We have properly arrived to that region of the year, “midsummer”. These are the days associated most in our memory with summer, though the solstice has by now passed. Tomorrow, baseball’s all stars take the field, after all, for the midsummer classic.
This week is also the middle of my season here at the farm. The first three months have absolutely flown by. Riding back from the city on the train yesterday, I felt finally comfortable telling someone I was a farmer. Though wildly enthusiastic about the work, I am still, three months in, wary of my own enthusiasm. I still wonder fairly often if I’m really serious about this or just giddy about the idea.
I went to a small school for college with an excellent finance program. I played rugby with a lot of people going that route, and I remember talking about one of my school’s Chicago-based programs with a teammate I hold in high esteem; he made the point that while what I was doing was cool and all, he had a ‘serious’ career to pursue.
At the time, I was working in the Field Museum.
And I find that attitude a lot–that knowing how to leverage money is more important,more serious, more right than knowing how the world works. Of course, the two are not mutually exclusive. But, we pretend they are, as we put in our late hours to be able to buy organic tomatoes, only to spend the weekend partying or vegging out, recovering from the burnout of the workweek.
I think that in the words of Paul Simon, we often mistake value for the price, seeking out bad advice. We, myself included, often forget that the life we lead is pretty easy: we need to drink water, eat food, sleep, breathe oxygen, shit, and love, and not do all of those in the same place. We live in a region with a giant reservoir of fresh water, a climate and soil fairly amenable to growing food, and nights cool enough to sleep in.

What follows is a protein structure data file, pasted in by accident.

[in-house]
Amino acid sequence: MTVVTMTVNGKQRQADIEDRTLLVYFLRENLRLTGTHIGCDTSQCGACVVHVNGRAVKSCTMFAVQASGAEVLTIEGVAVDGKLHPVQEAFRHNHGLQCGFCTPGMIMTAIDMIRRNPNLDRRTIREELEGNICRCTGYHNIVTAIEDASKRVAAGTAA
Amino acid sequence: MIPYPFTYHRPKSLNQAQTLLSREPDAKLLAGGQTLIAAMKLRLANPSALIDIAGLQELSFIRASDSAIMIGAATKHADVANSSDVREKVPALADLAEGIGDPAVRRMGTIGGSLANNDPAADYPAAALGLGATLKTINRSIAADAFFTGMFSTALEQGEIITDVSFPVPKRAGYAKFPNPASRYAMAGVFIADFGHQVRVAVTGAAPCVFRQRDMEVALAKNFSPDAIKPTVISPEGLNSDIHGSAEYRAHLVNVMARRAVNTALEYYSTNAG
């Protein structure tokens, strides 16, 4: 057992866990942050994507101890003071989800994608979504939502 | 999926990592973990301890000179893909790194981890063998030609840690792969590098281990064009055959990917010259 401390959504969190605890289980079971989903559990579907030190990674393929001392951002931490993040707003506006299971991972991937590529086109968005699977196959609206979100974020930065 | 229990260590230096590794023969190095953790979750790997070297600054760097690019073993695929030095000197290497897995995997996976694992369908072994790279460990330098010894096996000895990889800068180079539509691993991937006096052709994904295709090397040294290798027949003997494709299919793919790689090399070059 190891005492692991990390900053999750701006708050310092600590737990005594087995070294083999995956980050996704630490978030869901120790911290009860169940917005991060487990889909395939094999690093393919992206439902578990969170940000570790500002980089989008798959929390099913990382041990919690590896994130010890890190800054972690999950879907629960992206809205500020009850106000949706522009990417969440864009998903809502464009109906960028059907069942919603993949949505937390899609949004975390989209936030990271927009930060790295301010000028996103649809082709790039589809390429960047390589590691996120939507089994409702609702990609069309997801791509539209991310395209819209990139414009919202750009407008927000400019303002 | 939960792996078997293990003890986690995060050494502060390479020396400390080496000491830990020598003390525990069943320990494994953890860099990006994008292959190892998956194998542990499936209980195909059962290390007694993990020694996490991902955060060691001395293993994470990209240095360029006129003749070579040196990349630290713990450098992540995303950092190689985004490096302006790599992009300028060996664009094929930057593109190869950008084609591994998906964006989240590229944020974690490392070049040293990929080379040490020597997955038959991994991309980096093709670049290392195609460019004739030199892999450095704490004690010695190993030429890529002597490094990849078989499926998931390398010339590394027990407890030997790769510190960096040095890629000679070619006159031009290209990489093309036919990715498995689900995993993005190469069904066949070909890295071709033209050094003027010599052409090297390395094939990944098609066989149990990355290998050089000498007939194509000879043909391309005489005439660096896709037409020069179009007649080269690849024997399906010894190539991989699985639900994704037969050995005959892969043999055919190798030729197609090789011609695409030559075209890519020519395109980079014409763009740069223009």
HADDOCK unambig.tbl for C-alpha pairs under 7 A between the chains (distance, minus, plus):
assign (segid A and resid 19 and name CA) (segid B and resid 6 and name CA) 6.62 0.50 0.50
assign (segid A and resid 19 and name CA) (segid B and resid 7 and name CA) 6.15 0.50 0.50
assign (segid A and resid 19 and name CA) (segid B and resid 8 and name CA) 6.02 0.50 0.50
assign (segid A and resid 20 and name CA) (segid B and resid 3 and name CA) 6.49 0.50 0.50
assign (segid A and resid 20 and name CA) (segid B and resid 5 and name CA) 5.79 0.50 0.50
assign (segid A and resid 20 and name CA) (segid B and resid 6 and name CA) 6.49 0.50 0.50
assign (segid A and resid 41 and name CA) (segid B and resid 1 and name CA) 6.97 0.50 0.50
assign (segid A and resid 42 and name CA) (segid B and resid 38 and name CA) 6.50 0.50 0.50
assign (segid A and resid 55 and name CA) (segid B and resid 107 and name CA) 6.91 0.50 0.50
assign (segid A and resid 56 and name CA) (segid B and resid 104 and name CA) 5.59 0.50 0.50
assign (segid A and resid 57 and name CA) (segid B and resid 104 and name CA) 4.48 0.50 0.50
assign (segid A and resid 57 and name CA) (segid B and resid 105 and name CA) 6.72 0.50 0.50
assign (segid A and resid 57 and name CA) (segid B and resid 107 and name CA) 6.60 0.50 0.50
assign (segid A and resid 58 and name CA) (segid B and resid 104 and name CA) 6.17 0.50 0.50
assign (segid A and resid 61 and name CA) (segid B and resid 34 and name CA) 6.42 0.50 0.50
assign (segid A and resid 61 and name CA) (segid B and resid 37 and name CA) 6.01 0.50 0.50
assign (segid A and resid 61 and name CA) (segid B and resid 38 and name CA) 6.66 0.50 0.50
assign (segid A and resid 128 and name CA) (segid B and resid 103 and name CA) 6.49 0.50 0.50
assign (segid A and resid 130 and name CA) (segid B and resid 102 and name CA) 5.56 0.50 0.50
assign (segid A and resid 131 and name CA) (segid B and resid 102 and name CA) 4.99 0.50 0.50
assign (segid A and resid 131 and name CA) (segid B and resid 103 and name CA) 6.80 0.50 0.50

And yet, we make it difficult. While we no longer dump raw sewage directly into our drinking water, we do spray Round-Up on our lawns and, yes, on our prairie restorations, letting the glyphosate run through our forest preserves, parks, and croplands. We rarely let one another starve, but we are content to see our agricultural land eaten up by concrete and good produce sold at exorbitant prices, keeping the vast majority of people from having reasonable access to quality food.
The result of our collective actions, or refusal to act? My generation will be one of a very few in human history with a shorter life expectancy than our parents. And as for the food, the pollution, the day to day injustices of some relatively rich people being allowed to spew glyphosate into our waters and carbon into our atmosphere?
Young people see that, and they see an unfair power dynamic at work as well as at play in our society. Too often, we grow up to emulate it–in a way, the abused becoming the abuser. Instead of prosecuting predatory capitalism, though, we encourage the vicious cycle, tending to
the argument that this system has lifted billions out of poverty–without realizing or acknowledging that in its twisted logic, riches hinge on scarcity, ensuring the existence of the poverty condition.
As far as what this all has to do with working on a farm? In some small way, it’s my commitment to a straightforward logic, which rewards wealth and abundance and not scarcity and miserliness. It’s my commitment to living my life, at least in my eyes, correctly, relying not on leveraging capital and cash for windfalls, but on my own wits and hard work to the extent that I can.
Today, we spent hours picking summer squash and cucumbers under a hot and oppressively humid sun. Kneeling at the end of the first bed, I saw a vulture, swooping through thermals taking him places he’d perhaps not intended, his wings to weak to change his own course. Riding my bike home, exhausted, a brilliant yellow hummingbird flies north across the farm driveway. I ride back, grateful for the tailwind out of the north.